I’m not an avid New York Times reader but sometimes, I find some thought-provoking articles that inspire blog posts. Case in point, a recent article about how debt can doom a relationship. Oh this one hit close to home.
The article features several stories about women and men, all engaged or in long-term relationships, ready to take that step to marriage or a serious commitment, except one thing looms over them: debt. Each are heavily in debt (mostly from school loans or credit card debt) and the article asks the question: When and should you tell your significant other about the amount of debt you carry.
For me, the answers are, once you’re in a long-term, committed relationship and absolutely yes you should.
And, I would not marry a man unless he had made serious headway at paying down his debt.
I’m not the only one of my friends that feels this way too.
Debt is a reality for a lot of people right now. If it’s not school or car loans, it’s credit card debt, easy to accumulate when you are trying to find a stable job and have non-stop household expenses.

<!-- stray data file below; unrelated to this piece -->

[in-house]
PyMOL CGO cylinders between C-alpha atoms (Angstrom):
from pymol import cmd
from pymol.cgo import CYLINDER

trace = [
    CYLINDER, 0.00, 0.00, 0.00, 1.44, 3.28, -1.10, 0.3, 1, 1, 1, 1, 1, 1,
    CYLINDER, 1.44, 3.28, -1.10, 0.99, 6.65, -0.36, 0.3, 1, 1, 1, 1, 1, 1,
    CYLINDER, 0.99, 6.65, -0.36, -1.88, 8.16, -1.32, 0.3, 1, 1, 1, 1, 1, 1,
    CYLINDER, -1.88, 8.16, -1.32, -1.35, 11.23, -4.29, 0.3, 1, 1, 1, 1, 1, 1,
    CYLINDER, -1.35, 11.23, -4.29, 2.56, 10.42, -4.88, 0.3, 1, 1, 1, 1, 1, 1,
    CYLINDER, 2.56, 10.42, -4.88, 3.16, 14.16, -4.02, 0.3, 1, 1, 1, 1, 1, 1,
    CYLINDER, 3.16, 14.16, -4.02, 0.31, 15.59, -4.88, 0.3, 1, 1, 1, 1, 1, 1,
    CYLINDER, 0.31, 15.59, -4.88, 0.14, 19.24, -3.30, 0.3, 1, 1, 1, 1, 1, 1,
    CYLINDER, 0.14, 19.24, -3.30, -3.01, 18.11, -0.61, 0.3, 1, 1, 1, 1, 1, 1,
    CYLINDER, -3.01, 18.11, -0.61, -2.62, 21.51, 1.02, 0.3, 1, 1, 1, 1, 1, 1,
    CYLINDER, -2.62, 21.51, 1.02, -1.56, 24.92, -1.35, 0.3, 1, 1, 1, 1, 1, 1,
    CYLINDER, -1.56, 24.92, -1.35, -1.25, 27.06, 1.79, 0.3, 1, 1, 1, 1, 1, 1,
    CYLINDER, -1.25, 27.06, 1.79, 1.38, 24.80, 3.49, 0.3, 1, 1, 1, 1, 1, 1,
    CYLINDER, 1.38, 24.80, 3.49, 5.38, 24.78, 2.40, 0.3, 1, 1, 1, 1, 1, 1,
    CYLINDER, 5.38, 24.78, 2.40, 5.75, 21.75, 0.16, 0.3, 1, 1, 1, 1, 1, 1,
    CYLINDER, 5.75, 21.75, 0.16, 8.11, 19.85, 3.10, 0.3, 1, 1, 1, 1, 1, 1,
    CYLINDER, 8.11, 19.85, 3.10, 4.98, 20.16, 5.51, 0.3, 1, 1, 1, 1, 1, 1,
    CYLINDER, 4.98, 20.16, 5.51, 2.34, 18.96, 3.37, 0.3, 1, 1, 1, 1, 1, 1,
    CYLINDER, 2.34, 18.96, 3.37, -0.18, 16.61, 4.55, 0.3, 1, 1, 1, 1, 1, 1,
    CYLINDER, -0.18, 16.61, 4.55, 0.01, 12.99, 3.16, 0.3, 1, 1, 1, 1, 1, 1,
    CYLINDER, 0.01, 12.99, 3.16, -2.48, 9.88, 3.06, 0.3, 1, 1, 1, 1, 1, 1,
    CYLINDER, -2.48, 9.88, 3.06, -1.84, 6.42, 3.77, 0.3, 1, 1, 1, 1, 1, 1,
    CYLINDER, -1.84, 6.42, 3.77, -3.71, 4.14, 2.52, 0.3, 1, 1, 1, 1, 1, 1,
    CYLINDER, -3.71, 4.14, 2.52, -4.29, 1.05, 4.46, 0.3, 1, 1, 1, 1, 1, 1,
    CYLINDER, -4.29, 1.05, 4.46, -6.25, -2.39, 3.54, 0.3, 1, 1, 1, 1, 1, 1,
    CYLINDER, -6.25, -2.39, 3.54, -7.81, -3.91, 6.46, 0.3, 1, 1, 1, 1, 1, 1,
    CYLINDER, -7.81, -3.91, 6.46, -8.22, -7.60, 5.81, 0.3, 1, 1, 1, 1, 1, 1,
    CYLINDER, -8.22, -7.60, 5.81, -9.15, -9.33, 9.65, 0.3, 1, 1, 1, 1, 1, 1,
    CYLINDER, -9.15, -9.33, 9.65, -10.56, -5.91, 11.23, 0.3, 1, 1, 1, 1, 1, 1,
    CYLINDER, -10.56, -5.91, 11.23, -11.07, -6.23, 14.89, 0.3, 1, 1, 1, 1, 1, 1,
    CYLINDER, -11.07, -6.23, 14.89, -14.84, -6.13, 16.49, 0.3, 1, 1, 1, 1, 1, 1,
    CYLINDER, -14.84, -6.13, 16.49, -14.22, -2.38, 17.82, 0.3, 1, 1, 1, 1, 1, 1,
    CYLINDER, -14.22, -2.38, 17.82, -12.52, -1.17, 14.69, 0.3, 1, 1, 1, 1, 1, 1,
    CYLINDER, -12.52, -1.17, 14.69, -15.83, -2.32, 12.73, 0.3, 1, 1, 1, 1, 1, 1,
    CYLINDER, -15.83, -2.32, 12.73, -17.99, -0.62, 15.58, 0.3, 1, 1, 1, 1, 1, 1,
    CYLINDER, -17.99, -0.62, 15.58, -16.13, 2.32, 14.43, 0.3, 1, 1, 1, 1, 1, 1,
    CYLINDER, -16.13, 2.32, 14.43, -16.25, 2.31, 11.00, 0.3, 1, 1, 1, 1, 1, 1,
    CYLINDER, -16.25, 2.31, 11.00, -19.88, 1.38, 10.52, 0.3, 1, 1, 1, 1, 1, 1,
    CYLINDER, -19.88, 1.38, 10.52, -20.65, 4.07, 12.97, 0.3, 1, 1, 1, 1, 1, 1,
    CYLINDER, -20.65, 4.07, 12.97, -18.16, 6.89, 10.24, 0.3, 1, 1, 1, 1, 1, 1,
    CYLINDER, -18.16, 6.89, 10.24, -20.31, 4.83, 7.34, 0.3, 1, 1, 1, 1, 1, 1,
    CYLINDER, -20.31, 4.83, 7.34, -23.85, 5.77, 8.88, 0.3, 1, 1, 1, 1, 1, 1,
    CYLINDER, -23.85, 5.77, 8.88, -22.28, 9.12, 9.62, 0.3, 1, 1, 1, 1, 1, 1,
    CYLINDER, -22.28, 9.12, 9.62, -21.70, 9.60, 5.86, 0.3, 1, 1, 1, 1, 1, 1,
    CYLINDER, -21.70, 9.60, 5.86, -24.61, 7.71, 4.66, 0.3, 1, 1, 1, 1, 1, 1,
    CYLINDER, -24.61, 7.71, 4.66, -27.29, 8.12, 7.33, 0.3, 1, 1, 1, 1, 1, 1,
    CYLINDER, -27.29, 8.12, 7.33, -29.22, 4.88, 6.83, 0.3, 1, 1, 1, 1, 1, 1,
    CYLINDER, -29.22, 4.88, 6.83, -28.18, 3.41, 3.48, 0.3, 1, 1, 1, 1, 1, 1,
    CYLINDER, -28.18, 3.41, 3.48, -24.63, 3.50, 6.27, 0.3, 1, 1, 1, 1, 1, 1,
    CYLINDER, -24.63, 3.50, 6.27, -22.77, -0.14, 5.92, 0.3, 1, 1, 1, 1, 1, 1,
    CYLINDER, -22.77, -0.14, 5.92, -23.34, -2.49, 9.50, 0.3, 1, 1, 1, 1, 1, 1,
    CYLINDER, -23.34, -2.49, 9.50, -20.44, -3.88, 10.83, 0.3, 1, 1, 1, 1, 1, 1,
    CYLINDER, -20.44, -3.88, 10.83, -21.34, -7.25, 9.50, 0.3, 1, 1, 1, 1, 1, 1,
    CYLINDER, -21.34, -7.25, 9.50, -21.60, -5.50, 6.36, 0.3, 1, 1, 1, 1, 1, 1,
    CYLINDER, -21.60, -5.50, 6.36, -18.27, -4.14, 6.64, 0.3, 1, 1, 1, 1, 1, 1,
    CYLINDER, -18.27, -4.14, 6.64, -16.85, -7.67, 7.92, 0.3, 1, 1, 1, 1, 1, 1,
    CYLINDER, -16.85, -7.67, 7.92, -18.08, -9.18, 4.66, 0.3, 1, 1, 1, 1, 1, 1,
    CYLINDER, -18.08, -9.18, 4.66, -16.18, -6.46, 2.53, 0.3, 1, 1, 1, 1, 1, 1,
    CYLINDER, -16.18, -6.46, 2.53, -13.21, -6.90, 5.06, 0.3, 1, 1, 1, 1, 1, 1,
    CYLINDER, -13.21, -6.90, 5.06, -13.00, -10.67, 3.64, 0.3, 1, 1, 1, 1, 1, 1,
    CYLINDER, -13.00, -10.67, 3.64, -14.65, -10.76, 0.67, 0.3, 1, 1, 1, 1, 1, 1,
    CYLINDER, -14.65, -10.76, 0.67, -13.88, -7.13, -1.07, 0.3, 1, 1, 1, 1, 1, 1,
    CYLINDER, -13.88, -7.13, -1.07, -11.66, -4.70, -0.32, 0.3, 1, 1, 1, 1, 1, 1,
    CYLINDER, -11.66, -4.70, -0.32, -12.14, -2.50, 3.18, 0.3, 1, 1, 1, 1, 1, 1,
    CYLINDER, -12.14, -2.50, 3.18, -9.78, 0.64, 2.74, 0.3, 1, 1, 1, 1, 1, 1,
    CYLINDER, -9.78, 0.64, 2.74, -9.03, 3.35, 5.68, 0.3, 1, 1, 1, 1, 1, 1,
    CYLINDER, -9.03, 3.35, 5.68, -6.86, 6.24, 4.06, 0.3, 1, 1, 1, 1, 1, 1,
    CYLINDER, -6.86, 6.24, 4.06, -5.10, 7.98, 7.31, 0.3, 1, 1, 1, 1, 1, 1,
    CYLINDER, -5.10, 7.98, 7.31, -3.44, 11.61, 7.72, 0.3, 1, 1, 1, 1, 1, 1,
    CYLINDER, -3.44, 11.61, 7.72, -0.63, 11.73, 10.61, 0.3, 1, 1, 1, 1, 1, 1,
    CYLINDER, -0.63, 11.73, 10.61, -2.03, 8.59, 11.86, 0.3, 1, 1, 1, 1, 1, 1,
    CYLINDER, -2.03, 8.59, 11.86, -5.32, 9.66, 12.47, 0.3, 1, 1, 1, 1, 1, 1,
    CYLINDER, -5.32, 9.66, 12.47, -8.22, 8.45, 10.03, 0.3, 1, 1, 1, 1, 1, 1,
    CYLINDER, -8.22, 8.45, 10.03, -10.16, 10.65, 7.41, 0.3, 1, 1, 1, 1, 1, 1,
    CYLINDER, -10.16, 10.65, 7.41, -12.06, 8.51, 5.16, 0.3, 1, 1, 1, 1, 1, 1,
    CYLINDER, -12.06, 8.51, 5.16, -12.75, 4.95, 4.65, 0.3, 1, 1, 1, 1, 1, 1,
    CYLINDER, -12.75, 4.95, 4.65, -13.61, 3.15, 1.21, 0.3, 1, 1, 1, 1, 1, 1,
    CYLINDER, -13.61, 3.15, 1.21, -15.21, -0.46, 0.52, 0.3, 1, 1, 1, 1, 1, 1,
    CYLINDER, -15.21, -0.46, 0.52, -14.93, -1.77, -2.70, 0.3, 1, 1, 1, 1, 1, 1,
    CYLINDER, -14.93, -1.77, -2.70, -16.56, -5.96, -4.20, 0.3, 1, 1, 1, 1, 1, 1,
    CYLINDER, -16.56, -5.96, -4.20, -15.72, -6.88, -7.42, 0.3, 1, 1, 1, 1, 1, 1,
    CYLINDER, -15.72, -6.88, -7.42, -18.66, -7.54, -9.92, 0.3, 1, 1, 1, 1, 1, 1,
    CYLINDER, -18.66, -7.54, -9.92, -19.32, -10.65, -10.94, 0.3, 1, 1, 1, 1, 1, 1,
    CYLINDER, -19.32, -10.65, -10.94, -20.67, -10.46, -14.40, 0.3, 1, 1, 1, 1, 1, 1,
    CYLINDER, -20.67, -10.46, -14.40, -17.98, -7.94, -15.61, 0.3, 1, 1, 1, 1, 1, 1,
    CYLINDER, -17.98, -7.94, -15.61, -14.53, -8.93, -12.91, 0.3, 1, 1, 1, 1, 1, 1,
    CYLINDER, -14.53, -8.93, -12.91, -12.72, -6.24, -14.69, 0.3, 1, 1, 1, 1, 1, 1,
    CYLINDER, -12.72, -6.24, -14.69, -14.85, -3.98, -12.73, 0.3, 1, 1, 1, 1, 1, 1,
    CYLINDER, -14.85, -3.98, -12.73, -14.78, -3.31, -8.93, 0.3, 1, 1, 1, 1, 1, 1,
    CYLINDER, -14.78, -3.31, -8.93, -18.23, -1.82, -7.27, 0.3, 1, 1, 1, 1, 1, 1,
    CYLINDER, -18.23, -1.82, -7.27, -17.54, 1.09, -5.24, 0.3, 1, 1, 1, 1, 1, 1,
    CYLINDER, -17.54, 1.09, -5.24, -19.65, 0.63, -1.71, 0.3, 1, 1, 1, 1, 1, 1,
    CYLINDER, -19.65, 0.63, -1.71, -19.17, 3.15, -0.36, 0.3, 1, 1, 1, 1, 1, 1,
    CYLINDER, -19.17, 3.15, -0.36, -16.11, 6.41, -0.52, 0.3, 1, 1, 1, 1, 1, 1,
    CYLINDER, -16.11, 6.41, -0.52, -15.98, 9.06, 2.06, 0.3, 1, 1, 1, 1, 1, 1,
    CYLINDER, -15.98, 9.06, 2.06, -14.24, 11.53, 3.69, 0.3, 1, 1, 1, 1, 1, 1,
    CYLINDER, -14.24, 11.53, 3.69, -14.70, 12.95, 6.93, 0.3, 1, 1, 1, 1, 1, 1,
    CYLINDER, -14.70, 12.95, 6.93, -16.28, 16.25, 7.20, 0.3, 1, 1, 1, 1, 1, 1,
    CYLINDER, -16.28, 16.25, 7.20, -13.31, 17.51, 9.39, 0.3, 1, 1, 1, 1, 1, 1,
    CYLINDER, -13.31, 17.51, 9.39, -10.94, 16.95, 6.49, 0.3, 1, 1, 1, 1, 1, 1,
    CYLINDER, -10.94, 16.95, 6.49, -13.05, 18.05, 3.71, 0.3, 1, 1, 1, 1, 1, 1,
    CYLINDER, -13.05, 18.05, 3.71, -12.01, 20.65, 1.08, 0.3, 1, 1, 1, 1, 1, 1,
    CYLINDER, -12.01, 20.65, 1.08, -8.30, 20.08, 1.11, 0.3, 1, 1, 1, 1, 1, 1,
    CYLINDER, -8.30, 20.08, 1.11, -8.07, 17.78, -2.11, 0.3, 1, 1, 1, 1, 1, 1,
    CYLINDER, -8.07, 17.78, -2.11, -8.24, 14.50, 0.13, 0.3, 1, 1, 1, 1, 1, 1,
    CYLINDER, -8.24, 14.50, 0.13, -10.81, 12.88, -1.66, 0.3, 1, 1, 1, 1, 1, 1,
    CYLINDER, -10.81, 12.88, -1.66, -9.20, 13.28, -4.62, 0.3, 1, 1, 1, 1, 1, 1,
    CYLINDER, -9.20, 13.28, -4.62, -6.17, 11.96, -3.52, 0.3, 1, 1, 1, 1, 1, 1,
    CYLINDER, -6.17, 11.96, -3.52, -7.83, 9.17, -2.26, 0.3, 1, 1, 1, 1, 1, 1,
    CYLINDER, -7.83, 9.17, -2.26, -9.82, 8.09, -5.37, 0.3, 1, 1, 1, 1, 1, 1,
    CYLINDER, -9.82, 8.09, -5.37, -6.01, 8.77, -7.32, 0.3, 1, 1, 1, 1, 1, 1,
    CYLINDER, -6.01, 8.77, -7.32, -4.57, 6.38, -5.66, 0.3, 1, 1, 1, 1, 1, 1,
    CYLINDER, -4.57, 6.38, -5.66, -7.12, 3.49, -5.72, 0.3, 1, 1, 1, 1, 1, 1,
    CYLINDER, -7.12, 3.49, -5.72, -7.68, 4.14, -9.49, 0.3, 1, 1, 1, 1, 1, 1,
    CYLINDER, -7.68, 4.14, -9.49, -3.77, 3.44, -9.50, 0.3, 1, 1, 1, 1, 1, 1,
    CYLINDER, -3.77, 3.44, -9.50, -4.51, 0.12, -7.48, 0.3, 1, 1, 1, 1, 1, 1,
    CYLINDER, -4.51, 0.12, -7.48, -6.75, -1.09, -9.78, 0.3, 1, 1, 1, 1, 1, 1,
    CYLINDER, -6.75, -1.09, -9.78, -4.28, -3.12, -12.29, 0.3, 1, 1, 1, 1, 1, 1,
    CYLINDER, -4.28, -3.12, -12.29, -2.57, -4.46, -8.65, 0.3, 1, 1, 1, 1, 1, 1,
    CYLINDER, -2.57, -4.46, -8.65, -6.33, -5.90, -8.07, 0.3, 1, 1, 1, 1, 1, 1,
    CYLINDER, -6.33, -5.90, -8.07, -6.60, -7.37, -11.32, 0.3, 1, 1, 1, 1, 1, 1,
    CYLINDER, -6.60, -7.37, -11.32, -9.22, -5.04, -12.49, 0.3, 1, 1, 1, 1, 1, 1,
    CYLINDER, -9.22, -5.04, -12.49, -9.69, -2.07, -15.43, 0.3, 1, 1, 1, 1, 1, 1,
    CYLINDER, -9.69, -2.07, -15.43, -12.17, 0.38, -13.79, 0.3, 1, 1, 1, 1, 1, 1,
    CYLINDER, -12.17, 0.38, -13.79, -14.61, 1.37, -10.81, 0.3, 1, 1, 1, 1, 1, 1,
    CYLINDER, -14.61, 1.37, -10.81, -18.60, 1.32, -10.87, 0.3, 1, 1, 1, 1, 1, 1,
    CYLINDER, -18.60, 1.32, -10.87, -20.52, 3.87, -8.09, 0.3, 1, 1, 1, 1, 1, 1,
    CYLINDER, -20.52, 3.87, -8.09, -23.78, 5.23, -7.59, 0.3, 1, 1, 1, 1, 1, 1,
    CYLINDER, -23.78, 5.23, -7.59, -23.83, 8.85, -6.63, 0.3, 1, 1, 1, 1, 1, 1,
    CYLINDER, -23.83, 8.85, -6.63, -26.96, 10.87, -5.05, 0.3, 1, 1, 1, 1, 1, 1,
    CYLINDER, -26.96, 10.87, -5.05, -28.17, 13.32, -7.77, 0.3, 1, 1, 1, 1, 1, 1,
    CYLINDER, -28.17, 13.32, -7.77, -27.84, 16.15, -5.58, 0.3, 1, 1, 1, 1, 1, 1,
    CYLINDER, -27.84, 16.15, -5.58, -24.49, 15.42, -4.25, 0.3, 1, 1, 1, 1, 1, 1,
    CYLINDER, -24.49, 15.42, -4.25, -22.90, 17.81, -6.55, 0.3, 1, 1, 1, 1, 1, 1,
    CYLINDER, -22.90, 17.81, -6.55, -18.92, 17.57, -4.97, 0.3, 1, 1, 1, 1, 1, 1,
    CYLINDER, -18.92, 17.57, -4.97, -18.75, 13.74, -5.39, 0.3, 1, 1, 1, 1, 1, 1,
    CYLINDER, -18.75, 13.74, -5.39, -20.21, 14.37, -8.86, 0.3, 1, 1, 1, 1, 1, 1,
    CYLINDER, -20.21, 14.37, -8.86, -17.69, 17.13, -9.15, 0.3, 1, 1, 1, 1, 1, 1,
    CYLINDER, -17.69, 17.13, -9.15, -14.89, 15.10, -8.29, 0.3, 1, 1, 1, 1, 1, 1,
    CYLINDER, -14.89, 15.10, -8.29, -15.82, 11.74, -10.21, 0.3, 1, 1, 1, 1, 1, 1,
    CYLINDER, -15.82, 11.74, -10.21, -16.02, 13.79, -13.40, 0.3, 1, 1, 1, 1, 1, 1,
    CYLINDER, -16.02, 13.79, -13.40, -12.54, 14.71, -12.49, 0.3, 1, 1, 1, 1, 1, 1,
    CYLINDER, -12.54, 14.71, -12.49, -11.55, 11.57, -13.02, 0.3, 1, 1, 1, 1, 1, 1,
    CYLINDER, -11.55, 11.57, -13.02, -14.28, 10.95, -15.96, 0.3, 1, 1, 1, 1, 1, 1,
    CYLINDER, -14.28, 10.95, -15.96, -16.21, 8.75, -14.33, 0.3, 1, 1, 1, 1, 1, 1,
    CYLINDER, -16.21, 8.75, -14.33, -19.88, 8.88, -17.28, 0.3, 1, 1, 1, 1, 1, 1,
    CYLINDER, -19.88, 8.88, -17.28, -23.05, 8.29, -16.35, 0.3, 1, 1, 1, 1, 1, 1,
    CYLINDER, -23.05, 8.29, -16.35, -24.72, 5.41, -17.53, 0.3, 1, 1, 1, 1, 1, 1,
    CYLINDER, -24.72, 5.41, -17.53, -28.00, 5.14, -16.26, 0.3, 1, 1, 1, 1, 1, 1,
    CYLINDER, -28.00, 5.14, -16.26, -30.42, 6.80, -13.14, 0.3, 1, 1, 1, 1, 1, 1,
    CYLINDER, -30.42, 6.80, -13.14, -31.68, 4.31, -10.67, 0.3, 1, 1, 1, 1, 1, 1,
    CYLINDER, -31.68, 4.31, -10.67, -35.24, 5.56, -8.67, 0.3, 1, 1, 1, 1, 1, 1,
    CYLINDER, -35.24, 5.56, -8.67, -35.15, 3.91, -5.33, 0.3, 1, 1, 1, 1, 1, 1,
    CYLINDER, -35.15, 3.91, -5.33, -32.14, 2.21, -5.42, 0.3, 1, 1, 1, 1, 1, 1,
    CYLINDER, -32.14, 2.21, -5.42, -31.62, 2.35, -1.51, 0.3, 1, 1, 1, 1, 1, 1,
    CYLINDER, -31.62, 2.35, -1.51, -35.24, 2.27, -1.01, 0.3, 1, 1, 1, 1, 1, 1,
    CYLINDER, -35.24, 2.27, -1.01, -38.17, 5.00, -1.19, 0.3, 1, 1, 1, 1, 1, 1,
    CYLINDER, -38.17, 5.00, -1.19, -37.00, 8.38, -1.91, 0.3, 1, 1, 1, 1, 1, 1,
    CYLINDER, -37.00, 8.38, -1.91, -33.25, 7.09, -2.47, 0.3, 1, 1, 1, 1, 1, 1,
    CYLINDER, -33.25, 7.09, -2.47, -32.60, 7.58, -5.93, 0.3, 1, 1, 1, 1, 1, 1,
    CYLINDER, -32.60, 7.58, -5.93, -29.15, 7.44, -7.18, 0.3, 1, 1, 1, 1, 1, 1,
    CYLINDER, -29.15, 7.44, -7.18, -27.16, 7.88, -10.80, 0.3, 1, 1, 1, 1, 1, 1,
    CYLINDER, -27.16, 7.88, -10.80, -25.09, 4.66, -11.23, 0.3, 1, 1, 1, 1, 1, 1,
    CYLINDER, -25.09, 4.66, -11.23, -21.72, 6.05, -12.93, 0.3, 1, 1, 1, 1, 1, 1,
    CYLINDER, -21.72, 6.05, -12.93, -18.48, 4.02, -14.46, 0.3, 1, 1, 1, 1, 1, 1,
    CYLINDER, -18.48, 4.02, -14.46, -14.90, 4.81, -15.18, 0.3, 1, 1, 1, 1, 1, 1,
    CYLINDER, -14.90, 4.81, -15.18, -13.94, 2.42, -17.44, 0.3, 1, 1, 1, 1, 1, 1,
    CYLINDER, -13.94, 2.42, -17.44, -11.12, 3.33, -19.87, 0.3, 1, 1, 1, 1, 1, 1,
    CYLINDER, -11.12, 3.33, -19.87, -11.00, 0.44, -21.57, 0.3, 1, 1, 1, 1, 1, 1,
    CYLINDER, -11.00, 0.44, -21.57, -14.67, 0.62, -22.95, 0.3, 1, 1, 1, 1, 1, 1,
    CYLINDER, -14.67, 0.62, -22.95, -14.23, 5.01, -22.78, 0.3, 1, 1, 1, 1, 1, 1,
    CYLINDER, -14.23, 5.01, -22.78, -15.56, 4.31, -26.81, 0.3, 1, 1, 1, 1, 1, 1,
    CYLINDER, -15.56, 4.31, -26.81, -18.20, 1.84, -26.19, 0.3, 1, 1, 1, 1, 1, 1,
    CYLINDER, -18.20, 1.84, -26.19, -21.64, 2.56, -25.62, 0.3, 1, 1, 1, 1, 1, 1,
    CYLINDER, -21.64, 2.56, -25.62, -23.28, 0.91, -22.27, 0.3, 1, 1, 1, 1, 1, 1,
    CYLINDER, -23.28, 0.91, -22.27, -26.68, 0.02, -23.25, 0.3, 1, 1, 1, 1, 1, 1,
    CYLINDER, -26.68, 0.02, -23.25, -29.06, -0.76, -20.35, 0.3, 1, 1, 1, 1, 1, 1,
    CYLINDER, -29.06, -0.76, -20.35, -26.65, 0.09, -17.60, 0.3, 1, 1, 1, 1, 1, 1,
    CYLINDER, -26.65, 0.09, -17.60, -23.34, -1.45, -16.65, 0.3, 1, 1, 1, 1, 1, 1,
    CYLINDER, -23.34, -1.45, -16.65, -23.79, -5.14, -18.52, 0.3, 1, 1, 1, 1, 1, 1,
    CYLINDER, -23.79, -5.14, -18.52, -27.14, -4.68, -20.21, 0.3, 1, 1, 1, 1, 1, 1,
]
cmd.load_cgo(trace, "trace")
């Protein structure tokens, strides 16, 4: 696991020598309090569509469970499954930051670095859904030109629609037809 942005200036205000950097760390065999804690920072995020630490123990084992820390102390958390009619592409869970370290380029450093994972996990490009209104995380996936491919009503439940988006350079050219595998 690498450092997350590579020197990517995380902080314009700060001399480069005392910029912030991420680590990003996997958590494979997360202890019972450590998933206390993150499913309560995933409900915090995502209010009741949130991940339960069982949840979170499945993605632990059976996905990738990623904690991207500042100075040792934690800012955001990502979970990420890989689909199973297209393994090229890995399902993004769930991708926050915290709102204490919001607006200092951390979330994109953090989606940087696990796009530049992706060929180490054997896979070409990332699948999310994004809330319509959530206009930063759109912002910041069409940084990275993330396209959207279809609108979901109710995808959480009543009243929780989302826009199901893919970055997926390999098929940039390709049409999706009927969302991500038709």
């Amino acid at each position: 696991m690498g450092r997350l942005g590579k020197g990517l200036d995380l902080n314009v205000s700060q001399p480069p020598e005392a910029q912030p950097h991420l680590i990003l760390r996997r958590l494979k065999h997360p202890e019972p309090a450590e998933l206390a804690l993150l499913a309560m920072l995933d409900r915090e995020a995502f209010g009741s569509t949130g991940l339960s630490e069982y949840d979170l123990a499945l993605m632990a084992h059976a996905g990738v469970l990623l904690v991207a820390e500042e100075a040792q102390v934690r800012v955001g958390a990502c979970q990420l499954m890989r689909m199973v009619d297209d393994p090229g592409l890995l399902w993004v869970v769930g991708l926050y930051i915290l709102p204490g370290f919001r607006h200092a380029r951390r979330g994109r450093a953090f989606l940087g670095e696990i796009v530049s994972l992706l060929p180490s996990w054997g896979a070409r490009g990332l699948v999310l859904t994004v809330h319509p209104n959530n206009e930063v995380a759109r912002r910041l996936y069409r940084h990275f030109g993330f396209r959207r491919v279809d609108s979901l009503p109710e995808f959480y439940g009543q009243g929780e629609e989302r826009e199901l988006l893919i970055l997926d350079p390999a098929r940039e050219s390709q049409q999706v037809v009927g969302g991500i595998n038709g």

I am very fortunate that I have a small amount of student loan debt (under $20,000) and no credit card debt. Yes, I do not have a lot of established credit, but it’s solid.
And, debt doesn’t go away when you do get married because that debt ownership falls on both of you and could affect the partner’s credit score.
Yes, I’m obsessed with credit scores, it’s important!
When I talked to friends about this, they were very adamant that they would not marry someone with a high amount of debt as well, especially if he/she won’t be able to pay it off for a long time.
One friend said that her boyfriend has bad credit right now and lots of school/credit card debt and she made it clear that they won’t be getting married until that’s under control. Another friend said that he’s helping his girlfriend pay her debt down so they can get married sooner than later. Very interesting.
One example in the article was about a woman who told her fiance she was $100k in debt due to school when in reality, she found she was more like $170k in debt, causing his to call off the wedding because he felt she “lied to him.”
She admitted that she didn’t lie to him, she lied to herself by not finding out the true balance earlier. This I believe because I think at some point, no one wants to really know how much debt they have.
As great as college was, I’m so glad I’m not in school now. Costs and admission standards are truly on another level and many people are walking out with more debt than grads did five years ago. College is worth it but…damn that’s a lot of money. The fear of more debt is what’s keeping me from going back for my Masters.
What about you? How do you feel about having the debt discussion in relationships?